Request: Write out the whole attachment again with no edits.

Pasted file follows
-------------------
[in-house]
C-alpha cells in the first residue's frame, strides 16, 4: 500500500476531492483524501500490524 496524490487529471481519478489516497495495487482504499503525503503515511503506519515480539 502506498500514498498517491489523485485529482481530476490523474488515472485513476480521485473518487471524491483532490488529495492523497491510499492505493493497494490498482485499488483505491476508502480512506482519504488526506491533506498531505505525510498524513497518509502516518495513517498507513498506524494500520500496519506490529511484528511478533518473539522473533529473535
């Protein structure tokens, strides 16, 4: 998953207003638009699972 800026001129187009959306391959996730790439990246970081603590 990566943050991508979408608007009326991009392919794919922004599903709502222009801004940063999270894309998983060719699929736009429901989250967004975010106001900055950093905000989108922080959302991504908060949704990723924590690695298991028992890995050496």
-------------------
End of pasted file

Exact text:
[in-house]
C-alpha cells in the first residue's frame, strides 16, 4: 500500500476531492483524501500490524 496524490487529471481519478489516497495495487482504499503525503503515511503506519515480539 502506498500514498498517491489523485485529482481530476490523474488515472485513476480521485473518487471524491483532490488529495492523497491510499492505493493497494490498482485499488483505491476508502480512506482519504488526506491533506498531505505525510498524513497518509502516518495513517498507513498506524494500520500496519506490529511484528511478533518473539522473533529473535
């Protein structure tokens, strides 16, 4: 998953207003638009699972 800026001129187009959306391959996730790439990246970081603590 990566943050991508979408608007009326991009392919794919922004599903709502222009801004940063999270894309998983060719699929736009429901989250967004975010106001900055950093905000989108922080959302991504908060949704990723924590690695298991028992890995050496």